It is important to recognise the good work that many people and organisations have done over the past 18 months. Providers, charities and their representatives have participated in consultations and have provided the Government, MPs, and peers with well-reasoned proposals. Credit is due to the Government for carrying out the first evidence-based review for 20 years, and for conducting two consultations in which they fully engaged with the sector. They listened to their concerns and have set up task and finish groups.

The Government have also provided a significant amount of money for supported housing schemes, such as the shared ownership and affordable homes programme, the care and support specialised housing fund, and funding for women and girls fleeing domestic violence. It is also important to recognise the very influential joint report of the Select Committees. They did a great deal of listening and thinking, and they have come up with constructive proposals that significantly move forward the complicated process of finding the right solutions.

It is appropriate to highlight the work that Lord Best, Housing and Care 21, Riverside, the Home Group and Hanover Housing Association did to analyse data from approximately 43,000 supported housing and older people’s tenancies across the United Kingdom, to demonstrate that the Select Committees’ supported housing allowance proposal represented a viable and workable approach.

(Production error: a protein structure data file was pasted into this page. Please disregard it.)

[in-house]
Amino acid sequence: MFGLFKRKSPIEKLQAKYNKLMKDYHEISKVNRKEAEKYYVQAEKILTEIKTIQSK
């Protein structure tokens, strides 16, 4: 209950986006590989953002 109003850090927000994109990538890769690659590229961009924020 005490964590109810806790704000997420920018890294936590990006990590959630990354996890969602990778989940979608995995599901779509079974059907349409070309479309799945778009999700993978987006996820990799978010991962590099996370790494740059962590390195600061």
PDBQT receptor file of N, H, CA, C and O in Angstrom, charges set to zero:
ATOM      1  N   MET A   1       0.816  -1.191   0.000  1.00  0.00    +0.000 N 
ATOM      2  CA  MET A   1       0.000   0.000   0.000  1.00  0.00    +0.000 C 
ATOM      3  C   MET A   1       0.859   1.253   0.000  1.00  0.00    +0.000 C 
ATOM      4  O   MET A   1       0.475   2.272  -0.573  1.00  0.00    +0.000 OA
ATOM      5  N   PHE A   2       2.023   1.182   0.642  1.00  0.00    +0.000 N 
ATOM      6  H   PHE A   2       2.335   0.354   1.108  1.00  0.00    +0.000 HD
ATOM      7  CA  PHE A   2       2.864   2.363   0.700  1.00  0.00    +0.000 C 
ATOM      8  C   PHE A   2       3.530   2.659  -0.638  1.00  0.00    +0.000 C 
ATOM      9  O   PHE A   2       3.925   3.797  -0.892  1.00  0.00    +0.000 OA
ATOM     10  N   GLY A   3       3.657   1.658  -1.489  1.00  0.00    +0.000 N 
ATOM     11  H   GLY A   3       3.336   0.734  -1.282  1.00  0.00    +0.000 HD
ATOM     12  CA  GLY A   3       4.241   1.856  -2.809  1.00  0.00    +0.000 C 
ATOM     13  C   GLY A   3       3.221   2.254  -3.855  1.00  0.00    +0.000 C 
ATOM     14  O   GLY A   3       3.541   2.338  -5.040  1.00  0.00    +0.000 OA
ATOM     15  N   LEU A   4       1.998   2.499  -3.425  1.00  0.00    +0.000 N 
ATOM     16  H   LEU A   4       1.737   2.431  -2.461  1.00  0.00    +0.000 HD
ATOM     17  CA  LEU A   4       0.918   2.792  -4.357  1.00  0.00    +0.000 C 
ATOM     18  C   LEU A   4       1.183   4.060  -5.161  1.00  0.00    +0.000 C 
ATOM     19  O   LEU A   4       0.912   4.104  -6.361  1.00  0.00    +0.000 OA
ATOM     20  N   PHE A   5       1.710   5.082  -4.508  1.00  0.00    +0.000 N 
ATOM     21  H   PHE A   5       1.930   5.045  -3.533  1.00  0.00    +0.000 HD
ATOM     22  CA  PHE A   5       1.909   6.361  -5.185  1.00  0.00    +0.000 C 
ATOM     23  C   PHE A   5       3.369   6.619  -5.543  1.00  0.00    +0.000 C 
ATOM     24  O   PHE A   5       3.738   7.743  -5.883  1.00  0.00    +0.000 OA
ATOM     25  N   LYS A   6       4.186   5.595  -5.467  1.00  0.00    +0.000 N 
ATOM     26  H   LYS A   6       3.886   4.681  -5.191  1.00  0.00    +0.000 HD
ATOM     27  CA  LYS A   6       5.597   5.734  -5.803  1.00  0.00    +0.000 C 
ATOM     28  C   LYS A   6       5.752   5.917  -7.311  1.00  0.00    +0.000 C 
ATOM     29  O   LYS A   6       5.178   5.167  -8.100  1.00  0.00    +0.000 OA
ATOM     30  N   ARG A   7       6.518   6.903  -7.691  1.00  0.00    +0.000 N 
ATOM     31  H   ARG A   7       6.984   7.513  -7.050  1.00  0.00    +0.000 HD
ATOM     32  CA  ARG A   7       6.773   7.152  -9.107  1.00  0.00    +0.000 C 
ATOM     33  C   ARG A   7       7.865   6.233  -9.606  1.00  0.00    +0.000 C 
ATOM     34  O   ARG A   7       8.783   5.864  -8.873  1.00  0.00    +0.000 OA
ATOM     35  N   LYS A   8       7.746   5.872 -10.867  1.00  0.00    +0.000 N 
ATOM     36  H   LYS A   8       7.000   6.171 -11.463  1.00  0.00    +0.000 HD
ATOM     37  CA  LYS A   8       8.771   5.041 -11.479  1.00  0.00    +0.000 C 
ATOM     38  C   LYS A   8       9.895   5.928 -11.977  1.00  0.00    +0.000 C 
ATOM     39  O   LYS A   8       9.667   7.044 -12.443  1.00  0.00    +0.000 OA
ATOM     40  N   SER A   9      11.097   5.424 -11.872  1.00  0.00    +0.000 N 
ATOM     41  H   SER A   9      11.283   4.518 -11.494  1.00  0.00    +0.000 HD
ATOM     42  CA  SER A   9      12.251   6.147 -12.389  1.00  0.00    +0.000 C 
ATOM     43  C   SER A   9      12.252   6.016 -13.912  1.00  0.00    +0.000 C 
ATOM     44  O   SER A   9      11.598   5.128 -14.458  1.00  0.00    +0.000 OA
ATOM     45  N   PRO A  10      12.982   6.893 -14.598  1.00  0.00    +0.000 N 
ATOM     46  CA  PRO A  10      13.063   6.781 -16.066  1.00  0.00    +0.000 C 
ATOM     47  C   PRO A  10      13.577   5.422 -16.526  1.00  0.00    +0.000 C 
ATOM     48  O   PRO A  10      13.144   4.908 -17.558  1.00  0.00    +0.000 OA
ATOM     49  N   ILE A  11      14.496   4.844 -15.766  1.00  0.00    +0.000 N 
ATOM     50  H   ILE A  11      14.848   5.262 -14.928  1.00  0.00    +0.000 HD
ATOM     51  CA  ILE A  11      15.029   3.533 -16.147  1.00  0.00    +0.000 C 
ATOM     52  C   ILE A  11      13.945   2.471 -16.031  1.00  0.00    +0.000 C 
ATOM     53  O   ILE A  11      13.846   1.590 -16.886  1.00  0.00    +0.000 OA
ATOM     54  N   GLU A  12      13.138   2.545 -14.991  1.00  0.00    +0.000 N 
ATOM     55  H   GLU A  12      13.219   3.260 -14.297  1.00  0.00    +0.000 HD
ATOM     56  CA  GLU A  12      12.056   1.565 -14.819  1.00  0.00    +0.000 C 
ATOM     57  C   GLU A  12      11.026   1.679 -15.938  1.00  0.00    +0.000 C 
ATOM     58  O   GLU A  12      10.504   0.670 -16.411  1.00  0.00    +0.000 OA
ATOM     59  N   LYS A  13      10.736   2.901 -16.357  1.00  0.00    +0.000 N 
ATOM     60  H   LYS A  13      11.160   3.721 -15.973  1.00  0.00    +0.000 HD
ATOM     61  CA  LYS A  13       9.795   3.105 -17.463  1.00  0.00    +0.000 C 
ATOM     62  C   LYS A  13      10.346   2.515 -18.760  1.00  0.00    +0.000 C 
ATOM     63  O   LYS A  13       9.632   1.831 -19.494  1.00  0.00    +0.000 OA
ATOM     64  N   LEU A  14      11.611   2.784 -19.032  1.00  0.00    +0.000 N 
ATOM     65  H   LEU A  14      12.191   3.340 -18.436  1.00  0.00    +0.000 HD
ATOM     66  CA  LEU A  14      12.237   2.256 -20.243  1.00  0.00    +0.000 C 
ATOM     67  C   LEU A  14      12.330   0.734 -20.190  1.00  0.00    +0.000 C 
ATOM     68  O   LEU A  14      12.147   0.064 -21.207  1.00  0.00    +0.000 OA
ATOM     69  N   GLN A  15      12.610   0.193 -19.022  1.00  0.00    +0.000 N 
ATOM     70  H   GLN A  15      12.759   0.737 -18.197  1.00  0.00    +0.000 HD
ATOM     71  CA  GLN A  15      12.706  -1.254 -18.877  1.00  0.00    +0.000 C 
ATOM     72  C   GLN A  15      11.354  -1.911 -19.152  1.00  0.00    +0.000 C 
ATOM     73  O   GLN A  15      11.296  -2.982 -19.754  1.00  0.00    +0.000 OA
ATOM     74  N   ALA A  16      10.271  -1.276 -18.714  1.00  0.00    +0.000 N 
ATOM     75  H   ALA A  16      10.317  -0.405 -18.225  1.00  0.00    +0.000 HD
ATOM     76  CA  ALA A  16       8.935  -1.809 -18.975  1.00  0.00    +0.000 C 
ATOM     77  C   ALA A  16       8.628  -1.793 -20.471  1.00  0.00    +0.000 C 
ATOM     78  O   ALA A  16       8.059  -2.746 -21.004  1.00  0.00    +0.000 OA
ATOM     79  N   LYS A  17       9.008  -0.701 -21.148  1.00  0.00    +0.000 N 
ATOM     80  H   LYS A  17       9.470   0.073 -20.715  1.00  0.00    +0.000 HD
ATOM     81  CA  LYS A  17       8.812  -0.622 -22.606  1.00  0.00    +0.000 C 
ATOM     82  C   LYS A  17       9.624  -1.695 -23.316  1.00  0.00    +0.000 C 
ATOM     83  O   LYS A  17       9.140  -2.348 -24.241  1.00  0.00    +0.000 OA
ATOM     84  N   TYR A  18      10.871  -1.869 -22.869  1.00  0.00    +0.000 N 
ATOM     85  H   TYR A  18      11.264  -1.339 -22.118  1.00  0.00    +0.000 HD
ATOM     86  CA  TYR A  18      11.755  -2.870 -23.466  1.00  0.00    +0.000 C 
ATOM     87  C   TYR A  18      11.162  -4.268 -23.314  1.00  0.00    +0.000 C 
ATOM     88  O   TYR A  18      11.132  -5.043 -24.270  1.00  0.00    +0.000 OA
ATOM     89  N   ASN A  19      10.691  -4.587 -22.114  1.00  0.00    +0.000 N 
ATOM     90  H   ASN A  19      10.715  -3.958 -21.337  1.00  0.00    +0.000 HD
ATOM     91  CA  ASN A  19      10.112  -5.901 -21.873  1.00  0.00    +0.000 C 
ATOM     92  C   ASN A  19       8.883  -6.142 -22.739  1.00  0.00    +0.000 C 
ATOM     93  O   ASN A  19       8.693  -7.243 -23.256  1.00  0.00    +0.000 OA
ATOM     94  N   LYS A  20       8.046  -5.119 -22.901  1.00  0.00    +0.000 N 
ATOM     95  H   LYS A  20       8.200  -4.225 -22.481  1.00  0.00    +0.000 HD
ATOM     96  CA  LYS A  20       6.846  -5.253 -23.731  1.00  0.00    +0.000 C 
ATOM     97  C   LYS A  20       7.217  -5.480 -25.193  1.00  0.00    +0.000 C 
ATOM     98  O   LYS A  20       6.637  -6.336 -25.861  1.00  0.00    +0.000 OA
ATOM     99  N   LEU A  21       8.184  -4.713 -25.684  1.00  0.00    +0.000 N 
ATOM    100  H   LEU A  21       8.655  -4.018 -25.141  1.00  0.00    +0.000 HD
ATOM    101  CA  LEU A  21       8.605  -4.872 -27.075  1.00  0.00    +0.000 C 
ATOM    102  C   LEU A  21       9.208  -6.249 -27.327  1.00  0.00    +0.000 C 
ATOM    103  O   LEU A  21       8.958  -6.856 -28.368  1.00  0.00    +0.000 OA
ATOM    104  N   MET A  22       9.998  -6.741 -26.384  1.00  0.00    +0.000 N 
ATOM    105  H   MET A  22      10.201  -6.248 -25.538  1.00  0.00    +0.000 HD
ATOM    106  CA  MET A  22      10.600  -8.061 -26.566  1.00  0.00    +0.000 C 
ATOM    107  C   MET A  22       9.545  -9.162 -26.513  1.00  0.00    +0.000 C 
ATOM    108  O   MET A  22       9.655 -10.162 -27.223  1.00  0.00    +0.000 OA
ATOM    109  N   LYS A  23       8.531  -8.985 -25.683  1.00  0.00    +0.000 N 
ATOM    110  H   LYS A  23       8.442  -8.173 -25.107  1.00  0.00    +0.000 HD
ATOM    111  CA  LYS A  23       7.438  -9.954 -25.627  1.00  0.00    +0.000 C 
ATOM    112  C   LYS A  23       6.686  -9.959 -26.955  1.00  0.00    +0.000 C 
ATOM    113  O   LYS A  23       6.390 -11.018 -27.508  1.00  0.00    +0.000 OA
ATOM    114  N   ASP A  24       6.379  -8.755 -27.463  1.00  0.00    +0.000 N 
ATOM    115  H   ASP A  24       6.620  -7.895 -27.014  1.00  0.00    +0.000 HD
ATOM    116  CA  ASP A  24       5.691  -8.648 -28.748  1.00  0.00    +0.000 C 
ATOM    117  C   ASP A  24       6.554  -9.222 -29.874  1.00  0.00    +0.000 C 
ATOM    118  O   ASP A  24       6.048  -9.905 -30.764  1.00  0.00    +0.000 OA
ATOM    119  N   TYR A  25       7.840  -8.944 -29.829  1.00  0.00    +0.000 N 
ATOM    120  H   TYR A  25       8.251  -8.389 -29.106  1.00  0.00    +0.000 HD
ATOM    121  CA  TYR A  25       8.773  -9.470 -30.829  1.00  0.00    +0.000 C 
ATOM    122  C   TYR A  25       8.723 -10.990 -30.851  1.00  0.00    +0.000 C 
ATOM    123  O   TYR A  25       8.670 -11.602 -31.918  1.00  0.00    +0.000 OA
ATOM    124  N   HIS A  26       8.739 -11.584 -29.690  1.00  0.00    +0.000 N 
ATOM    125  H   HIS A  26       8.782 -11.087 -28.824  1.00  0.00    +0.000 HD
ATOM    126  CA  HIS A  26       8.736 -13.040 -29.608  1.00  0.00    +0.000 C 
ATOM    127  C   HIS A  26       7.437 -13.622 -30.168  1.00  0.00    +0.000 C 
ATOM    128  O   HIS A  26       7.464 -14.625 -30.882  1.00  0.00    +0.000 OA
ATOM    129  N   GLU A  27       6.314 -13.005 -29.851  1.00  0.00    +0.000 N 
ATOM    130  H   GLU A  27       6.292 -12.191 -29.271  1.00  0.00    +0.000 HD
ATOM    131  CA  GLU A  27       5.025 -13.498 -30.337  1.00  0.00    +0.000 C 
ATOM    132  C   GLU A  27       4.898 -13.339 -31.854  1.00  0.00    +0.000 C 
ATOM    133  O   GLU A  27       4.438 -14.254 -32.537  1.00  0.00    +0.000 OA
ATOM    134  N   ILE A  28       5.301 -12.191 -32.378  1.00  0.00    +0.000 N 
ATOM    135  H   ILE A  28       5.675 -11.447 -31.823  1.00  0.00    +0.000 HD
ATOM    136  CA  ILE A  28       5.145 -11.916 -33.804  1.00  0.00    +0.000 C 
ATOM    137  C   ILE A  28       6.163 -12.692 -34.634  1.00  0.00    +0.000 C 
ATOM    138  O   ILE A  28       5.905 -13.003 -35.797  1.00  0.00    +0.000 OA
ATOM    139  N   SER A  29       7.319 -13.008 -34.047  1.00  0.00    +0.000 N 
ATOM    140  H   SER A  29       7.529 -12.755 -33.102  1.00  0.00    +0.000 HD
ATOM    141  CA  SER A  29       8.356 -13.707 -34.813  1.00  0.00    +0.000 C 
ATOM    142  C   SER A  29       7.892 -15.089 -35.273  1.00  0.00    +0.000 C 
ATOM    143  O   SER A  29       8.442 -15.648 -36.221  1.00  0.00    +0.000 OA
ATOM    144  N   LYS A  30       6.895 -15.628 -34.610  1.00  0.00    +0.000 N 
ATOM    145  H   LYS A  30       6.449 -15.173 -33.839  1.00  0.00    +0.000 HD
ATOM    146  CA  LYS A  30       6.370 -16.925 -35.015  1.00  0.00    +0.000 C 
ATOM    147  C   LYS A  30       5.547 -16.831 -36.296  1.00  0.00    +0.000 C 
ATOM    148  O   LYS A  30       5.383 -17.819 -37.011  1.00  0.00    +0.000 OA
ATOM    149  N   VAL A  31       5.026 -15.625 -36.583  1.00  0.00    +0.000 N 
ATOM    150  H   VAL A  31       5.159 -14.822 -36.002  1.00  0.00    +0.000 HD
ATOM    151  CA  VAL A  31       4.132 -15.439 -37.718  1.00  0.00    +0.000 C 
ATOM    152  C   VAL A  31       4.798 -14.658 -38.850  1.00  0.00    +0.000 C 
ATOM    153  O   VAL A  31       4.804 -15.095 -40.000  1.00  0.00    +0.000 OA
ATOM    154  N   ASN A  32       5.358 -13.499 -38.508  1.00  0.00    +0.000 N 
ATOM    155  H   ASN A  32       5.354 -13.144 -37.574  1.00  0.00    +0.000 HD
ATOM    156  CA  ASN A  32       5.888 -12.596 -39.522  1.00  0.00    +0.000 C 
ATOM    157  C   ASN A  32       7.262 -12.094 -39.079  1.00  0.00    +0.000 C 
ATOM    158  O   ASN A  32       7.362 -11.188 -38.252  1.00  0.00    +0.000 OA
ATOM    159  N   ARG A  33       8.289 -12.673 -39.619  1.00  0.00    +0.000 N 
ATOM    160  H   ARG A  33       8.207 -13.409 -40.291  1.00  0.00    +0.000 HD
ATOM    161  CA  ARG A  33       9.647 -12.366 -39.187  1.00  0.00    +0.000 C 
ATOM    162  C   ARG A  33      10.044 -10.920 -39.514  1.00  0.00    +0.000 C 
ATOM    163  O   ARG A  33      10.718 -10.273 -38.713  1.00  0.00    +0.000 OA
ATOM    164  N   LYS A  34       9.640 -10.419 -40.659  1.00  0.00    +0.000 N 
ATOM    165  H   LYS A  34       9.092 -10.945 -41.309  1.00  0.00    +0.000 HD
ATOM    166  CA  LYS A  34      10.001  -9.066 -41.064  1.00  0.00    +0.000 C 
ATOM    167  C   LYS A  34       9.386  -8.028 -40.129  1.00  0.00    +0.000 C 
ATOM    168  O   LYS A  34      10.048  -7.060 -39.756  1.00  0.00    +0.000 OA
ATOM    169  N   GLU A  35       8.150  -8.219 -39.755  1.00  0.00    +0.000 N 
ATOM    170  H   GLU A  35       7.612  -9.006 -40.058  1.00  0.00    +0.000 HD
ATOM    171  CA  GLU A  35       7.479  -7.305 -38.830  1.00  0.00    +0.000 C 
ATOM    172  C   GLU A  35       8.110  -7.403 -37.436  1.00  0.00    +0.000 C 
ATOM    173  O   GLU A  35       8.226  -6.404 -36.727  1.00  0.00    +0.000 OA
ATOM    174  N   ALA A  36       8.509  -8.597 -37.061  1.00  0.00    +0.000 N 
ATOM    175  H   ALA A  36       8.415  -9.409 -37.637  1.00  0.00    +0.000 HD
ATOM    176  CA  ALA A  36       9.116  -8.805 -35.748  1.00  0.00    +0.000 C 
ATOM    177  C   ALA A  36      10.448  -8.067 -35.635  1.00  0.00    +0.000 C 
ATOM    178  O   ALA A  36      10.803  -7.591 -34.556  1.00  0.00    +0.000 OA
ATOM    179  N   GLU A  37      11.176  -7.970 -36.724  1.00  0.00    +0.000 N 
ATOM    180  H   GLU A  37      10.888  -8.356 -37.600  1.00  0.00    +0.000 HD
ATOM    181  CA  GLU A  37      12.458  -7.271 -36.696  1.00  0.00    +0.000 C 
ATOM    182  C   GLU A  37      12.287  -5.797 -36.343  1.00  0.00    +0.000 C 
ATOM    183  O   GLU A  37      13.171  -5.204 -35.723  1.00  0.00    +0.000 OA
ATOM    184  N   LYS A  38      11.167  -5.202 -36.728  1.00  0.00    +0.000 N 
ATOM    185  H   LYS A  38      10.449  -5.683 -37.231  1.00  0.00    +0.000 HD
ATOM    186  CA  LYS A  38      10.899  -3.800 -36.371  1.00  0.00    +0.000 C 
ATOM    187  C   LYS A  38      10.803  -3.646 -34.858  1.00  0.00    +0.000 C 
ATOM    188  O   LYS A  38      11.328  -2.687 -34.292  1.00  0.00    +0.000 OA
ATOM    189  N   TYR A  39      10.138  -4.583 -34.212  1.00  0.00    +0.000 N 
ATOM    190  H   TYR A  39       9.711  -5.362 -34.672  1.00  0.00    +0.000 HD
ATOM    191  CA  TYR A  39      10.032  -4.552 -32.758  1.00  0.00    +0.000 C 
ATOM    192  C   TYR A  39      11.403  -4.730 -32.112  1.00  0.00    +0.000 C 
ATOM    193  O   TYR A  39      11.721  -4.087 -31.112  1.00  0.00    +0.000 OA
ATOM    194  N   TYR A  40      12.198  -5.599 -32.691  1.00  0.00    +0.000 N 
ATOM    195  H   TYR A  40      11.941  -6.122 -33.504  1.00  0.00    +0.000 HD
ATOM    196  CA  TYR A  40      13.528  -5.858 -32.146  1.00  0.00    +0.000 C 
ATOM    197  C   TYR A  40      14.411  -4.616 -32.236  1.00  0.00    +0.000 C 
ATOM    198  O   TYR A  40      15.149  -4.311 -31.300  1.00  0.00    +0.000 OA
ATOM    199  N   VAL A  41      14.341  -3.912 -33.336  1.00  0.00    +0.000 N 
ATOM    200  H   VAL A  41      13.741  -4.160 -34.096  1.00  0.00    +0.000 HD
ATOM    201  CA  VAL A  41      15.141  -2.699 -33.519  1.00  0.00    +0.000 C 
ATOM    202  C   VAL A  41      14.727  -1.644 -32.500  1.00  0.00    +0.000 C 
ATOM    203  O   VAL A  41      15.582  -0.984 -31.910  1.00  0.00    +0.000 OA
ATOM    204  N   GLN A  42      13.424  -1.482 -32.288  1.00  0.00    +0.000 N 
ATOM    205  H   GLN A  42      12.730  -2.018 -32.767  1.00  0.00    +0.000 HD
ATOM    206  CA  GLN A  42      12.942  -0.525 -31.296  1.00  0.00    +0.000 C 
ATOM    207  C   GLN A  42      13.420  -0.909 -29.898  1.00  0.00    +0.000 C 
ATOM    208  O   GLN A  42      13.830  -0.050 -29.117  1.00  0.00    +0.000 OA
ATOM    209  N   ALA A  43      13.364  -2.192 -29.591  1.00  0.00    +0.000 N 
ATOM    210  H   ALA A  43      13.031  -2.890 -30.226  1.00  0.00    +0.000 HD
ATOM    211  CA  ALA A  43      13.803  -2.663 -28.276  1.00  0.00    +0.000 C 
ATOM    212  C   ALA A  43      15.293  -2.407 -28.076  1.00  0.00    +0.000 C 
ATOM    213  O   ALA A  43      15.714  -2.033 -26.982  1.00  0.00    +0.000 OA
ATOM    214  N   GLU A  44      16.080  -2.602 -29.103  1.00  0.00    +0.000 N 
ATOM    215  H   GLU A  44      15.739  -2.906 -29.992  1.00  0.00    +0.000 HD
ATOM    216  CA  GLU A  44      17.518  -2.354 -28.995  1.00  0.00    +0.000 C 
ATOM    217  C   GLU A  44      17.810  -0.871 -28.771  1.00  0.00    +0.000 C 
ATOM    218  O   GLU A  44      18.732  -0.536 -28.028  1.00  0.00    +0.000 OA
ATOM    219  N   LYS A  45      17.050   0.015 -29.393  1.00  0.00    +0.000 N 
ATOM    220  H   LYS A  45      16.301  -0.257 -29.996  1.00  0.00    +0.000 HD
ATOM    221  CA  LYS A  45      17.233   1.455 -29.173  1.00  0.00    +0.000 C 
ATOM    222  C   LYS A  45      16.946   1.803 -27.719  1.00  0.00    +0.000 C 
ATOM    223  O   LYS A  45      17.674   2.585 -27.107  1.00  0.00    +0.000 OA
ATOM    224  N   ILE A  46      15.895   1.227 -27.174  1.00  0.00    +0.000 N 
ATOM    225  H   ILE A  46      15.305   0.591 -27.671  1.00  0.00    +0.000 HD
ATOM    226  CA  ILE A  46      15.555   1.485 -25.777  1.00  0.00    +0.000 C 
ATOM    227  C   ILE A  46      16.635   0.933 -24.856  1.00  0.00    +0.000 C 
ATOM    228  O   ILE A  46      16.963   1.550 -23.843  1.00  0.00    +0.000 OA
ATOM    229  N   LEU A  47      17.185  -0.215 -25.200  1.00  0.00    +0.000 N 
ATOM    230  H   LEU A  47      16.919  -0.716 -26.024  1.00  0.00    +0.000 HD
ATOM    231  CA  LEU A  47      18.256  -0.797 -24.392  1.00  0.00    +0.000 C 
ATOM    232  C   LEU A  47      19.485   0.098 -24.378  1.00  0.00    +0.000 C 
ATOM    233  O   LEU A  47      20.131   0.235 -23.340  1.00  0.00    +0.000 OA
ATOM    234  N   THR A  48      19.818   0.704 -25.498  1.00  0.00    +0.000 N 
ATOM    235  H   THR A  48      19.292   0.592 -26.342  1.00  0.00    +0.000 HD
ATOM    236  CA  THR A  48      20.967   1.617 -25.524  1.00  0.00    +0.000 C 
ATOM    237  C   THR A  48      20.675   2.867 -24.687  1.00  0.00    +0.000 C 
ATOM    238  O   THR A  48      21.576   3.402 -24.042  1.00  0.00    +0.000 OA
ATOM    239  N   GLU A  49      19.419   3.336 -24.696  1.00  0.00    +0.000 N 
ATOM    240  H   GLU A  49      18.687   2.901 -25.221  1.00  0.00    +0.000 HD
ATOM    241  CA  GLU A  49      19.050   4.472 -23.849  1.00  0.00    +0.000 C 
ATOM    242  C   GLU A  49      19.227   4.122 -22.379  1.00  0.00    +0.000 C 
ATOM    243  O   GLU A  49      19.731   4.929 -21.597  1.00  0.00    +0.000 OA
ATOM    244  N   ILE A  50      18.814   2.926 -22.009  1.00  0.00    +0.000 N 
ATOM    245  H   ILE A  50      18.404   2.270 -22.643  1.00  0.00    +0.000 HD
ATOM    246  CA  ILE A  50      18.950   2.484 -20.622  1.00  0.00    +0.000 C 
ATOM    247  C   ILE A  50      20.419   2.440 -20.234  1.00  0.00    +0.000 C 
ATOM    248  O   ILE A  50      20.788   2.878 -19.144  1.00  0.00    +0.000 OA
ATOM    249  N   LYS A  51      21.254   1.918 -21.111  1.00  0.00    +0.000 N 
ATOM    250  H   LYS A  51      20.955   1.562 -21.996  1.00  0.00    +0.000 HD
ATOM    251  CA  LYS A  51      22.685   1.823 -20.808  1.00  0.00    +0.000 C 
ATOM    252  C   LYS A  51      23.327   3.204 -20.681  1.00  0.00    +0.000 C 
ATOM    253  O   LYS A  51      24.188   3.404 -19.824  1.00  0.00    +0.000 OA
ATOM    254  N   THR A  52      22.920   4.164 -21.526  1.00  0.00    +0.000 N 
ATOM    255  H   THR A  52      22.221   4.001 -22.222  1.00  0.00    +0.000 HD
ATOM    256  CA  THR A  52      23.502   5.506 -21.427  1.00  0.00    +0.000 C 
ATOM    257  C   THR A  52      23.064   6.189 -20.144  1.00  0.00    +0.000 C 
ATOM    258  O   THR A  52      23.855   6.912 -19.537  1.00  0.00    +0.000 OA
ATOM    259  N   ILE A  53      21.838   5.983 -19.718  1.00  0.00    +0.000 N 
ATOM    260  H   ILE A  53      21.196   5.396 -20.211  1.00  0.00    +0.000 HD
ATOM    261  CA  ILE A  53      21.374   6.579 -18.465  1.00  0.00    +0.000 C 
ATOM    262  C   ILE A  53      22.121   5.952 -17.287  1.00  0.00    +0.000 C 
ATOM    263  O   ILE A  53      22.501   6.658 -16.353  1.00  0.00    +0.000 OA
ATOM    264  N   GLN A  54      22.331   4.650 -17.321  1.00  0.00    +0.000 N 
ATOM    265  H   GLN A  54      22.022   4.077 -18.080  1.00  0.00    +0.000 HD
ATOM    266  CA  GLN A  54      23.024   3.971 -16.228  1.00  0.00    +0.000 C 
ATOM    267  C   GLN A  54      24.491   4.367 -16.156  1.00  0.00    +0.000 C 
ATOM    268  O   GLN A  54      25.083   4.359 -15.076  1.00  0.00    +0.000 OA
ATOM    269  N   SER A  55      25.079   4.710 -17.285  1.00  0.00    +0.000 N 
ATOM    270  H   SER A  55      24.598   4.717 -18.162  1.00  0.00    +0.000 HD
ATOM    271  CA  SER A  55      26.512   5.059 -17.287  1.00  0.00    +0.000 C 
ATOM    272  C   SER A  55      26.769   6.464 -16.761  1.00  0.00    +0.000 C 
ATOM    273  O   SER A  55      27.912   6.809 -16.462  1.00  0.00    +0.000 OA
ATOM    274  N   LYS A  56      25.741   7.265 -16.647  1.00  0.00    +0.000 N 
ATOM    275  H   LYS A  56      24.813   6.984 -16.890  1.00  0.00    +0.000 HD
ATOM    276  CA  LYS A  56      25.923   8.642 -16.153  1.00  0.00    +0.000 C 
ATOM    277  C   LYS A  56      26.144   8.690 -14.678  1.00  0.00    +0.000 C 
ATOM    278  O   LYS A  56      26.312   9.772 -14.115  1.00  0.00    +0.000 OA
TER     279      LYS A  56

My hon. Friend has been doing a great job on this subject for a long time, as other Members have said. When Lord Best and the five supported housing providers, including Riverside, analysed some of that data, they were very supportive of the Government’s principle that there should be some control of costs in the sector, and of having diversity in approaches, recognising that costs vary substantially across the country. We hope that that will be reflected in the Government’s eventual position. Does my hon. Friend agree?